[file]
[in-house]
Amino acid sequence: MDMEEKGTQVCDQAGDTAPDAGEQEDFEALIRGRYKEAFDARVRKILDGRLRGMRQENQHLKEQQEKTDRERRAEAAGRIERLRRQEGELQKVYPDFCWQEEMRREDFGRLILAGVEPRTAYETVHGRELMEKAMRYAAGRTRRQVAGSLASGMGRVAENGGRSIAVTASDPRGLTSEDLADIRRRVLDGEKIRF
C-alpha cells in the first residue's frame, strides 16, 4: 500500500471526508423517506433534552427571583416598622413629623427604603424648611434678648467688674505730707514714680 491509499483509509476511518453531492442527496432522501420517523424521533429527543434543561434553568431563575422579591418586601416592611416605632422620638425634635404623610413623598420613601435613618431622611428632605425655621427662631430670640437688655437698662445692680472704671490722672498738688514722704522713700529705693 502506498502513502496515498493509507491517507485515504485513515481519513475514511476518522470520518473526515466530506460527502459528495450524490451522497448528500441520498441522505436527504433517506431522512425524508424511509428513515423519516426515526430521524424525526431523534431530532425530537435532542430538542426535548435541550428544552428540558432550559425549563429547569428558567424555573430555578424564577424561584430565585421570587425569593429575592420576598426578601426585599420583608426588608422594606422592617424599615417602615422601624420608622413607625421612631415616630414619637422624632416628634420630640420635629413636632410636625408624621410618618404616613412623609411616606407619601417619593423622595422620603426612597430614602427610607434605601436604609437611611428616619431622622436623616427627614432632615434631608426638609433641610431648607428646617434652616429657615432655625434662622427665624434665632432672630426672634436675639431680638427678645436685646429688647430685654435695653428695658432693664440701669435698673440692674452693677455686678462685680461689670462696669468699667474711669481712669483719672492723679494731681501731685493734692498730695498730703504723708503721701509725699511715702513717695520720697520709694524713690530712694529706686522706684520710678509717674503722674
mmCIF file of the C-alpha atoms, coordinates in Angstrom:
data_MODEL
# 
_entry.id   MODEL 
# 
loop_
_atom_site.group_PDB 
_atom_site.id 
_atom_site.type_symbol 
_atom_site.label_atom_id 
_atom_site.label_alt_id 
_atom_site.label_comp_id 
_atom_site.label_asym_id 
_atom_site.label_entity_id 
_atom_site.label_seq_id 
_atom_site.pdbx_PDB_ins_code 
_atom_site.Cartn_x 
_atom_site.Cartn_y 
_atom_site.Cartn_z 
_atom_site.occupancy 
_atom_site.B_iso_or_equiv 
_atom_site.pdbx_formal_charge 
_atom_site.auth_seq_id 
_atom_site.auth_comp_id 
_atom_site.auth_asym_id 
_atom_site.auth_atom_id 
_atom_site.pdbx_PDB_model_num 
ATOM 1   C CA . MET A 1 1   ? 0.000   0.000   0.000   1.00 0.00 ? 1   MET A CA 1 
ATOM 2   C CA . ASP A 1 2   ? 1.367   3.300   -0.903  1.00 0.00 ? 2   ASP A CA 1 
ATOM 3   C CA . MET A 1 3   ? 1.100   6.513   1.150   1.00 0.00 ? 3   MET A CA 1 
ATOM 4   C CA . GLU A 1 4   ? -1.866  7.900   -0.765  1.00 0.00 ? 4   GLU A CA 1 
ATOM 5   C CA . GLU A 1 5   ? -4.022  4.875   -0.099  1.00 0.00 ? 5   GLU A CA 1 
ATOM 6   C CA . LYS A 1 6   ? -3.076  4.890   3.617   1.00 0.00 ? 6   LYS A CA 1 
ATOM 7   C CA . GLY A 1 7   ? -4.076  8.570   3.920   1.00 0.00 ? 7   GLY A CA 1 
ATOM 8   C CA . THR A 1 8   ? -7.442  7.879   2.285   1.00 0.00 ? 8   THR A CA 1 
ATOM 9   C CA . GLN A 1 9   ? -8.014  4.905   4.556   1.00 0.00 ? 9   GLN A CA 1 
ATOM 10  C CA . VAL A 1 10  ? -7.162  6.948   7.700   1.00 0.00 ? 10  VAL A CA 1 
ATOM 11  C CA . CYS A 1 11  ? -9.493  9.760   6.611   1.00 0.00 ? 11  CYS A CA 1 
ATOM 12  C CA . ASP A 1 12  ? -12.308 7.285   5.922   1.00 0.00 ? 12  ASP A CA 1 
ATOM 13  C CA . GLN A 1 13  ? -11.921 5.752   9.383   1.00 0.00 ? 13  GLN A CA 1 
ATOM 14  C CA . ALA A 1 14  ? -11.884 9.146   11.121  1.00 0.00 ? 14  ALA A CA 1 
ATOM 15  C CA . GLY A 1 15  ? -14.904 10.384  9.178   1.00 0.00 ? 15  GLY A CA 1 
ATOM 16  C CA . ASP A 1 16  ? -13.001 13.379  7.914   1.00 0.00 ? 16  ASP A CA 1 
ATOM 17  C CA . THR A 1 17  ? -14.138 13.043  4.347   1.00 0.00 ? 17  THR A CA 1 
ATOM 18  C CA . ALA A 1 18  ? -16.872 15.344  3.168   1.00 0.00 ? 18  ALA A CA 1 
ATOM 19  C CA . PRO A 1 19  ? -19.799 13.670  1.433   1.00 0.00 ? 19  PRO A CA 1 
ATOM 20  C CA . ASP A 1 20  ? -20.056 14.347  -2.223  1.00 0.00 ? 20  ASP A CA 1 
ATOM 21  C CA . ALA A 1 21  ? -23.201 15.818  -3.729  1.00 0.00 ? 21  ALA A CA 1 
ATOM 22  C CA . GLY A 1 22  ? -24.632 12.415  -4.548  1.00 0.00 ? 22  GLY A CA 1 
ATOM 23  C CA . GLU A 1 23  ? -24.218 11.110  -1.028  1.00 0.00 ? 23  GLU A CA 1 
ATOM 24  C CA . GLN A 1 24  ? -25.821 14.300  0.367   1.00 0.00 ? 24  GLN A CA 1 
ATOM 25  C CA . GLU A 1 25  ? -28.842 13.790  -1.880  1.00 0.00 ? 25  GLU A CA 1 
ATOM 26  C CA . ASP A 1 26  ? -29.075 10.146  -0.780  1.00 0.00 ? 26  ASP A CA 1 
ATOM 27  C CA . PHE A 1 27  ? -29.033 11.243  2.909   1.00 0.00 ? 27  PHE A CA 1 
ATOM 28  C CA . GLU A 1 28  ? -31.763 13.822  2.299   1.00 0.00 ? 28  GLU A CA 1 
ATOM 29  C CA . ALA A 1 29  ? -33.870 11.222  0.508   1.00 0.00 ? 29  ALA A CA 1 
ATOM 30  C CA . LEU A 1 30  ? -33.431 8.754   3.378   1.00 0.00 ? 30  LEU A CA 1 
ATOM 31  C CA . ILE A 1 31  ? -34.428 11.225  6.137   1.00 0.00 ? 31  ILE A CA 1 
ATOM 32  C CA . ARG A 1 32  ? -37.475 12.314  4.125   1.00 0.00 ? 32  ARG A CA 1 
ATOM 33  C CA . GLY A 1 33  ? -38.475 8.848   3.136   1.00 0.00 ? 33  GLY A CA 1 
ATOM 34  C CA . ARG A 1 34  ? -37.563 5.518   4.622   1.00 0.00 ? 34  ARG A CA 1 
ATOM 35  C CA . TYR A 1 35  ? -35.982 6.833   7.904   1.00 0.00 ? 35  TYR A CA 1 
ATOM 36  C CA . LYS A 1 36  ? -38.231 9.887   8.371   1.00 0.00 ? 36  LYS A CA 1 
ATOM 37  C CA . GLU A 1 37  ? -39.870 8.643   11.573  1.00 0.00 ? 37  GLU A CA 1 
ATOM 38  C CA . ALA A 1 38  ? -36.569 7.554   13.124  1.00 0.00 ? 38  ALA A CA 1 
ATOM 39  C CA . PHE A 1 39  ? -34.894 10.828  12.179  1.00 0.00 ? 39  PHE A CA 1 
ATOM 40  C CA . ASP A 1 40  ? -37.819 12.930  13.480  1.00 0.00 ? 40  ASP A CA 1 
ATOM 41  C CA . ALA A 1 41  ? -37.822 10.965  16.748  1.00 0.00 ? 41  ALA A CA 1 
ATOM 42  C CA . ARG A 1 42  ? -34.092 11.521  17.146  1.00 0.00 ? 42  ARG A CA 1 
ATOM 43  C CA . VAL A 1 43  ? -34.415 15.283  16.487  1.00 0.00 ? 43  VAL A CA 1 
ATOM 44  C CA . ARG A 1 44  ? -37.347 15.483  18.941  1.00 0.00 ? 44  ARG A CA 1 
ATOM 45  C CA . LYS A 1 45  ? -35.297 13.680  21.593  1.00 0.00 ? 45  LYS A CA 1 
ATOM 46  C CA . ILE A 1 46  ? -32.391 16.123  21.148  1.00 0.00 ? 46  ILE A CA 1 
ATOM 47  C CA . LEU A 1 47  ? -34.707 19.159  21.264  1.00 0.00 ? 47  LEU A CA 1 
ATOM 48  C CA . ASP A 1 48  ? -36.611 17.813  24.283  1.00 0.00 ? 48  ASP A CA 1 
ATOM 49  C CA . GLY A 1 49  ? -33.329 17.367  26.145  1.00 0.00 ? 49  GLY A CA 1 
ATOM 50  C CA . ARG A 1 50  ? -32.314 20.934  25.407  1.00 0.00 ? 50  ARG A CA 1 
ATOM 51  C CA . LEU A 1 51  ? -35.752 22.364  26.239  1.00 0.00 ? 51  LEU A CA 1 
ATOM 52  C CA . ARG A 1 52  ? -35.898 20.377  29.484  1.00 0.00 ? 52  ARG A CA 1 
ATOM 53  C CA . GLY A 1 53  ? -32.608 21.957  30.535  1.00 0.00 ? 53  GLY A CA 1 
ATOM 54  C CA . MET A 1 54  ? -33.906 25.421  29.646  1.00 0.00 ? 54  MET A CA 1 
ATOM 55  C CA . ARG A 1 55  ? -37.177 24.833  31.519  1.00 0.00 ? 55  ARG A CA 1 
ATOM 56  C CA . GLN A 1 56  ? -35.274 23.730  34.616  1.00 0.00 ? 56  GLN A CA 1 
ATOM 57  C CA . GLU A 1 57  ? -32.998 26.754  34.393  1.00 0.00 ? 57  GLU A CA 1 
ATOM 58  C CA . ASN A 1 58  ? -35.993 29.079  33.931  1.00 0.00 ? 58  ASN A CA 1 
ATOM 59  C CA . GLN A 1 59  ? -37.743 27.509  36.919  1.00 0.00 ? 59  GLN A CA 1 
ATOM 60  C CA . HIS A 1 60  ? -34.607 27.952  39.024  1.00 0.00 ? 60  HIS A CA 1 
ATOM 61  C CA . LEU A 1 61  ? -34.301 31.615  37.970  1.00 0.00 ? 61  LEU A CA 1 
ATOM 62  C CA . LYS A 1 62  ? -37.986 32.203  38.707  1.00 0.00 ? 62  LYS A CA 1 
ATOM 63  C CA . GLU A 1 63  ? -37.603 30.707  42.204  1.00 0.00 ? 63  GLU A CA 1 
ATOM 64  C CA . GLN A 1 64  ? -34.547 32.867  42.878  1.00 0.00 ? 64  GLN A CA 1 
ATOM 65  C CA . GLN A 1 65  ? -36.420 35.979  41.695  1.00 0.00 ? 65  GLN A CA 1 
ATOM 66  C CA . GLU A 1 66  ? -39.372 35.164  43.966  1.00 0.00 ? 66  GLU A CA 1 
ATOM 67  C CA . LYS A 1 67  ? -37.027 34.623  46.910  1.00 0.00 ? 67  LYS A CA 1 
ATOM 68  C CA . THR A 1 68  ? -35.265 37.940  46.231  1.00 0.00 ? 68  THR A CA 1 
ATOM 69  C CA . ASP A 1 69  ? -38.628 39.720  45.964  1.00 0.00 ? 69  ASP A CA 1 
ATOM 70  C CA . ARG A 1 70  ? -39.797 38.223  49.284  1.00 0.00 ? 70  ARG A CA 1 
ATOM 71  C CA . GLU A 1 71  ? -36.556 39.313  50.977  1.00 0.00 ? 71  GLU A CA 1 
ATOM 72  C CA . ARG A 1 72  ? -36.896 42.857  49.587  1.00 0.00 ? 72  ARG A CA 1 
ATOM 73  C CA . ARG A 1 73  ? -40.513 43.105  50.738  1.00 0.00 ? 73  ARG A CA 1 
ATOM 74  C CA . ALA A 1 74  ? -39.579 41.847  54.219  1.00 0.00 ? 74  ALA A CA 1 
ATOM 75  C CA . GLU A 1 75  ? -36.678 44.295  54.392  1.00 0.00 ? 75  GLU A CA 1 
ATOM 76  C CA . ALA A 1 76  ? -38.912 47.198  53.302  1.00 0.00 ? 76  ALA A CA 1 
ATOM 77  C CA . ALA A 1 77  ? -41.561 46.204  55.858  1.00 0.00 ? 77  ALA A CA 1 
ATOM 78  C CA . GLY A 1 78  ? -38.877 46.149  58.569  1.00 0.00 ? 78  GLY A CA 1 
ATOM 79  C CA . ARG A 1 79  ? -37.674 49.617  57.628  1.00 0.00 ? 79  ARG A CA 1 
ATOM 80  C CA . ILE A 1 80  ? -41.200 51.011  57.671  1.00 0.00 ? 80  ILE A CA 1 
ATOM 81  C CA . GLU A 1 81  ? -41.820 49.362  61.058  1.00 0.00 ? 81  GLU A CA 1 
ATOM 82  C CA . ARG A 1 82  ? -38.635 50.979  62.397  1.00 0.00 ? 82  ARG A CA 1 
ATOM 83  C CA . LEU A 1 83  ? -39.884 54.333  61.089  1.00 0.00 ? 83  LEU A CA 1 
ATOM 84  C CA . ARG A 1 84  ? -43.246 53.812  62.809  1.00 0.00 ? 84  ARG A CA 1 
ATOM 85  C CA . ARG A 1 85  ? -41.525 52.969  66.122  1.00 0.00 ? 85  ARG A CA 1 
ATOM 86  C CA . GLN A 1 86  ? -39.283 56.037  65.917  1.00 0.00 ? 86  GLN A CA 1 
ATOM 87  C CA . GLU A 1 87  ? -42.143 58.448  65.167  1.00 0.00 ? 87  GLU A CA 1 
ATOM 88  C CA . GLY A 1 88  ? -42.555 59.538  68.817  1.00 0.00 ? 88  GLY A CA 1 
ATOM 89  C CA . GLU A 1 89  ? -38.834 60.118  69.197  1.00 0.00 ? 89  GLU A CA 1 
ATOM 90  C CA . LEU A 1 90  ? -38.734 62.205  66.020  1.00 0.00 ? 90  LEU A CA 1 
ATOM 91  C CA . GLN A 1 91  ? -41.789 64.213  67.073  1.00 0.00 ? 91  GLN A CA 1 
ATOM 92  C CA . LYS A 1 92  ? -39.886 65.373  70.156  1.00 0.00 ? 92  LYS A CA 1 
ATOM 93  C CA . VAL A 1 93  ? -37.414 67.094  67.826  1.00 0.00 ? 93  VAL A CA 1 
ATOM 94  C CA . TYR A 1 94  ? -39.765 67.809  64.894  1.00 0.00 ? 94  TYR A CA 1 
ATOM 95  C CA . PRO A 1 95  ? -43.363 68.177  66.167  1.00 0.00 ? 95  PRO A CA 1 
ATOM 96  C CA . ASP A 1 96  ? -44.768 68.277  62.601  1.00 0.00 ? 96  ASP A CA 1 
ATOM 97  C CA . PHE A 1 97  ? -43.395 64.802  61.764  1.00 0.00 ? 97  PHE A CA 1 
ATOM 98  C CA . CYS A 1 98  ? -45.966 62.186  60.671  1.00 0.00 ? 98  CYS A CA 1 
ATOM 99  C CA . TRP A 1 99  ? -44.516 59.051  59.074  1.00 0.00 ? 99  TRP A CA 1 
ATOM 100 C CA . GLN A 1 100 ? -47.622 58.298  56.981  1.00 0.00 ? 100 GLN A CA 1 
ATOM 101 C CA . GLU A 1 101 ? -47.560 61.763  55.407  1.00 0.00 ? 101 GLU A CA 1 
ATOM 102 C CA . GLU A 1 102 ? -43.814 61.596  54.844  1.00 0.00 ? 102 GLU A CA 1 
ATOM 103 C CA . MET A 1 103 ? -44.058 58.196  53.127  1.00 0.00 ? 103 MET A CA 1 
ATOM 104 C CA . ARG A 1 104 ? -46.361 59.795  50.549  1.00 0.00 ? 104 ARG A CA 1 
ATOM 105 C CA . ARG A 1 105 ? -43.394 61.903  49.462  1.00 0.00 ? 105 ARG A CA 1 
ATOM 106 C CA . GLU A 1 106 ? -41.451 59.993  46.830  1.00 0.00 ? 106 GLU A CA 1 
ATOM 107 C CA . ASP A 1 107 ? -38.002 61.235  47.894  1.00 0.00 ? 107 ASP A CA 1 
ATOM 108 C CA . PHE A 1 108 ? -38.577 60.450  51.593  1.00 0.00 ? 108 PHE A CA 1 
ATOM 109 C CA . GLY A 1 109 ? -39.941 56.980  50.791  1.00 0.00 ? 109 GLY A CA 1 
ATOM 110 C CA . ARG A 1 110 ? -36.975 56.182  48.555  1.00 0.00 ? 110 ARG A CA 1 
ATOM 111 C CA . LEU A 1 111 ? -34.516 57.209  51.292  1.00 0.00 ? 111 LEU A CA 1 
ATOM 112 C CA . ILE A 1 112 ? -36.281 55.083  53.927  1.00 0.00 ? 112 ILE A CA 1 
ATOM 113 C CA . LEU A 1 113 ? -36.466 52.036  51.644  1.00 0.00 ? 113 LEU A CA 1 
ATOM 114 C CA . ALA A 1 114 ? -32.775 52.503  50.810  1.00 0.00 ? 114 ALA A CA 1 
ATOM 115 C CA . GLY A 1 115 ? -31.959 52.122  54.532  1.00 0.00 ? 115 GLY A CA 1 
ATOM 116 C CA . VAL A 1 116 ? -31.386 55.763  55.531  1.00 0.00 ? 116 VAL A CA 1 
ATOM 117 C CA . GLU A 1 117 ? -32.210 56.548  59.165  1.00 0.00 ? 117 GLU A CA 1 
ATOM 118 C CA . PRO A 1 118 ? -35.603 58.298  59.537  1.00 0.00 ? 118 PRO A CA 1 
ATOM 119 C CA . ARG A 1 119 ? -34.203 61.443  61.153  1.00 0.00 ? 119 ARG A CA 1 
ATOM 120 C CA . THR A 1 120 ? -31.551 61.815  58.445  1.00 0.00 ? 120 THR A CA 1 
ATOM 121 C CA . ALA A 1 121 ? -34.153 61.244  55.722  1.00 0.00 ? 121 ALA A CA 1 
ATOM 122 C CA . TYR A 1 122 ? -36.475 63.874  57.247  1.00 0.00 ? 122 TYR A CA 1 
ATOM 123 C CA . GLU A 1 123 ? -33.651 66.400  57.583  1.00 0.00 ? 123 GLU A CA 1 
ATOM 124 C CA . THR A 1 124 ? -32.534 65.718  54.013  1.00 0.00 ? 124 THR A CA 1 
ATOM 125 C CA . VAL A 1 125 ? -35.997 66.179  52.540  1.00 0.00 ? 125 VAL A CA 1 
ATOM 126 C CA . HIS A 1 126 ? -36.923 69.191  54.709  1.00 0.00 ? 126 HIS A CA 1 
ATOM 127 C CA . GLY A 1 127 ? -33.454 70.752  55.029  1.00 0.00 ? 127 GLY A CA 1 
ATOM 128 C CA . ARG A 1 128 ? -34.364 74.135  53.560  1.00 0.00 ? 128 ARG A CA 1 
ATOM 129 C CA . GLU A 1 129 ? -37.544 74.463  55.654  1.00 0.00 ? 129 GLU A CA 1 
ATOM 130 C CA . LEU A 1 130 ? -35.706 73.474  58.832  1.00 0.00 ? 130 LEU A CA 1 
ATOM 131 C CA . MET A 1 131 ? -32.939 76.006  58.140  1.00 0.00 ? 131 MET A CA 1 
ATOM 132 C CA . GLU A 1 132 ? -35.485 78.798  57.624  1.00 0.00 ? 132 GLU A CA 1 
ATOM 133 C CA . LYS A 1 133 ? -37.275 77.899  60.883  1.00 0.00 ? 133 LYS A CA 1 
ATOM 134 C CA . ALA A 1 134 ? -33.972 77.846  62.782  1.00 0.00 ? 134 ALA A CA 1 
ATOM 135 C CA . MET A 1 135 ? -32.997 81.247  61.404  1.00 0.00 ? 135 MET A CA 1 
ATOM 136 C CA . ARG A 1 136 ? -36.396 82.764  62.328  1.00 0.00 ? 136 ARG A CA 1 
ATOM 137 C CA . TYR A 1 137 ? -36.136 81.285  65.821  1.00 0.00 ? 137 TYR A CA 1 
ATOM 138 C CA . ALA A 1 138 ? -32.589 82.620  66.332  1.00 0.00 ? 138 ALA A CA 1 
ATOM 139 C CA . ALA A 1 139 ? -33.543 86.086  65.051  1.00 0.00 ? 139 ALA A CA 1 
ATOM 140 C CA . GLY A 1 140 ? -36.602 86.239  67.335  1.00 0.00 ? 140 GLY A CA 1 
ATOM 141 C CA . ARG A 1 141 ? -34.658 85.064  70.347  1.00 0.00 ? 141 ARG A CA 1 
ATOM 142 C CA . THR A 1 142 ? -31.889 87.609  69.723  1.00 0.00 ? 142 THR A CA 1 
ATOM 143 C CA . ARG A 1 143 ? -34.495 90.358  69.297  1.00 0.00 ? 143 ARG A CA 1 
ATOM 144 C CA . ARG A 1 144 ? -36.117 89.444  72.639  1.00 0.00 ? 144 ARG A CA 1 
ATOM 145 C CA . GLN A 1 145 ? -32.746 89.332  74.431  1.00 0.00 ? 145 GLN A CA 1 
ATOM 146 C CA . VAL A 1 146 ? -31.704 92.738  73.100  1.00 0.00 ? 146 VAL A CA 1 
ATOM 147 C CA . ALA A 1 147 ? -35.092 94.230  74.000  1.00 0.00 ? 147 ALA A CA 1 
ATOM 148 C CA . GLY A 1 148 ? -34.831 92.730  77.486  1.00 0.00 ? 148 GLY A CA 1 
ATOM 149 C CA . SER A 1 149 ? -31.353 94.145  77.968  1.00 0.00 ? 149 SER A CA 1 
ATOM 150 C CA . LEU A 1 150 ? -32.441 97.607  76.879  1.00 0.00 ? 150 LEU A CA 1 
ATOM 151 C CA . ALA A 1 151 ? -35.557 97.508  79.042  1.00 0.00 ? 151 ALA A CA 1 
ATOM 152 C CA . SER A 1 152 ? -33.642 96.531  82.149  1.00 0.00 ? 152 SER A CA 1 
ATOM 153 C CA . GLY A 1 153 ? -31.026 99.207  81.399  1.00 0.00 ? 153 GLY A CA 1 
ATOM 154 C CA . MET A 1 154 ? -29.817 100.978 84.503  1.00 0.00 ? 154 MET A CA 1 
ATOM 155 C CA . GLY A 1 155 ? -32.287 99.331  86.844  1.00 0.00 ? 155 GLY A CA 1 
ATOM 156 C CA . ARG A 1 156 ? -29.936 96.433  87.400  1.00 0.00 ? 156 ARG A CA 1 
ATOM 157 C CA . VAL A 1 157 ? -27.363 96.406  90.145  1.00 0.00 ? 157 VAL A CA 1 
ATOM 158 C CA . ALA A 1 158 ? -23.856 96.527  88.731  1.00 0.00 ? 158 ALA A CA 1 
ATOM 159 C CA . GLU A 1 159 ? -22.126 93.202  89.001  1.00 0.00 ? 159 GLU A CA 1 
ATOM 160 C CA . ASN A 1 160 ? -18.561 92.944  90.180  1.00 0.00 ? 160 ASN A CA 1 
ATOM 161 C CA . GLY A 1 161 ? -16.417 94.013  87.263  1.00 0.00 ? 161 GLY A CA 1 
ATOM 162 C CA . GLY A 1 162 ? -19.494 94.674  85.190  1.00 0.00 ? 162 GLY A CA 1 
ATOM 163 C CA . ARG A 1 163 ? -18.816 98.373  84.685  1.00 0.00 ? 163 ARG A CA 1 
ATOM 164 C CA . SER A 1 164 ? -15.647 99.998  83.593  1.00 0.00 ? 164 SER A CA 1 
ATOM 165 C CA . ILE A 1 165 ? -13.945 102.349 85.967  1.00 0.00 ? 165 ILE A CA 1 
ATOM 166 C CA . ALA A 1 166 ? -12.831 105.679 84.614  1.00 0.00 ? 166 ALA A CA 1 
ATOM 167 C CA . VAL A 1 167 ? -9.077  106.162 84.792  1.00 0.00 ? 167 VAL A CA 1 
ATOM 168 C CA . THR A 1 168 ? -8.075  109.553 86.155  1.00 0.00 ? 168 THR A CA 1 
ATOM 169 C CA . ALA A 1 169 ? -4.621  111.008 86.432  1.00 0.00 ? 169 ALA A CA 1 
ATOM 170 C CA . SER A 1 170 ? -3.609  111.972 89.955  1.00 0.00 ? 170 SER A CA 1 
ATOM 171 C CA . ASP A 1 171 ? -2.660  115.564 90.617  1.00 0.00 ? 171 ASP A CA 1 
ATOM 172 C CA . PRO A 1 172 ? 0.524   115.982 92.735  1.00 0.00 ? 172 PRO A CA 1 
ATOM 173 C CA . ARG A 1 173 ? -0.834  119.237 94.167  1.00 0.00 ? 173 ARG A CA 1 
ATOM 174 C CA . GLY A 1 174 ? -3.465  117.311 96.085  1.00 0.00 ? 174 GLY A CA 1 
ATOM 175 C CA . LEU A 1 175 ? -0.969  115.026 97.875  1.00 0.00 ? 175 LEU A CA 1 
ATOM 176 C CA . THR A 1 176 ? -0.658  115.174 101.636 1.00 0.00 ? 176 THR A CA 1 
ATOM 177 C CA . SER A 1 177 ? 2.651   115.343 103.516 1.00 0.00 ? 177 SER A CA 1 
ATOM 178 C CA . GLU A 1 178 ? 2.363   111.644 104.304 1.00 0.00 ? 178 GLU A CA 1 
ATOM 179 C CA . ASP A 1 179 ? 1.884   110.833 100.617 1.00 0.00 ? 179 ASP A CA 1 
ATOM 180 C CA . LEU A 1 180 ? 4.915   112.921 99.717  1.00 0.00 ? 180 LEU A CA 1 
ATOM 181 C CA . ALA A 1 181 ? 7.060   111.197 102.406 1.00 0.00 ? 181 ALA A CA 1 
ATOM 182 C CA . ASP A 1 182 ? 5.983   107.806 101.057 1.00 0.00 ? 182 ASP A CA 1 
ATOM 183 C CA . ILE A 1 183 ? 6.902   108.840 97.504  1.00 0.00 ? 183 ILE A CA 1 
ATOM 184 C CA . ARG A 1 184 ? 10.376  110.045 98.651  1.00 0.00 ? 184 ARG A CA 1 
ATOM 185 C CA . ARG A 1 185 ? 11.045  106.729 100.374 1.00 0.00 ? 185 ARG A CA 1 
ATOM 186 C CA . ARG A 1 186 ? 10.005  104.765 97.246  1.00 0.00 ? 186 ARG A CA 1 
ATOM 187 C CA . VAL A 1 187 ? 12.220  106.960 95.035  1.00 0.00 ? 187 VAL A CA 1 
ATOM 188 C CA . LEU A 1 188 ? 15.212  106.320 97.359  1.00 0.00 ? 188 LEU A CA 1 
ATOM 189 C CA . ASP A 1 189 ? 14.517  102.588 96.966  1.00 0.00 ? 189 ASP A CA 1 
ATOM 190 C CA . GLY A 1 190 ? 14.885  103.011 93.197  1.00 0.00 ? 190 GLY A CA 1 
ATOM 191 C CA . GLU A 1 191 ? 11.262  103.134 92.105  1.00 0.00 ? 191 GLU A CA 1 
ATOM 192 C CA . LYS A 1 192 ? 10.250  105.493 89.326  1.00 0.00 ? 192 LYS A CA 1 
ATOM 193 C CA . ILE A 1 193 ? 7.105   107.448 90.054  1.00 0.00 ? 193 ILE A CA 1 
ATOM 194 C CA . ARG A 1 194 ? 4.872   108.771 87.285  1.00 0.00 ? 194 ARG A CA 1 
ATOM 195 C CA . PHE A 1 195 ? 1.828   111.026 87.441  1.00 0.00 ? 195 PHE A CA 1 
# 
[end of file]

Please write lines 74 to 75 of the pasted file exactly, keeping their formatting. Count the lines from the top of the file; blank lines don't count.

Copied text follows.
ATOM 44  C CA . ARG A 1 44  ? -37.347 15.483  18.941  1.00 0.00 ? 44  ARG A CA 1 
ATOM 45  C CA . LYS A 1 45  ? -35.297 13.680  21.593  1.00 0.00 ? 45  LYS A CA 1 